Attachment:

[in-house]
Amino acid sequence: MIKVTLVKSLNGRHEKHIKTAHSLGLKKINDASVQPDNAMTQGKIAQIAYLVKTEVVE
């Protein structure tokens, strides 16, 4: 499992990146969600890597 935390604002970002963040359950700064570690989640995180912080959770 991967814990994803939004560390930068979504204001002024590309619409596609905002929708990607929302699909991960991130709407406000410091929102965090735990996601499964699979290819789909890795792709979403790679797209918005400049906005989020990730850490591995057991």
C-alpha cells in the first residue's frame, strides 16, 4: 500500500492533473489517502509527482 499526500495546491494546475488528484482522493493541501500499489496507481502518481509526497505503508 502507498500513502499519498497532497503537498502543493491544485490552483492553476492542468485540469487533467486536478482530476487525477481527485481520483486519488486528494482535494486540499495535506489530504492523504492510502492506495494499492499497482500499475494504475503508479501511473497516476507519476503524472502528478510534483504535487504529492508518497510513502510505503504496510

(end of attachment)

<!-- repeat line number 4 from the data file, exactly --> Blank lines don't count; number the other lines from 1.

C-alpha cells in the first residue's frame, strides 16, 4: 500500500492533473489517502509527482 499526500495546491494546475488528484482522493493541501500499489496507481502518481509526497505503508 502507498500513502499519498497532497503537498502543493491544485490552483492553476492542468485540469487533467486536478482530476487525477481527485481520483486519488486528494482535494486540499495535506489530504492523504492510502492506495494499492499497482500499475494504475503508479501511473497516476507519476503524472502528478510534483504535487504529492508518497510513502510505503504496510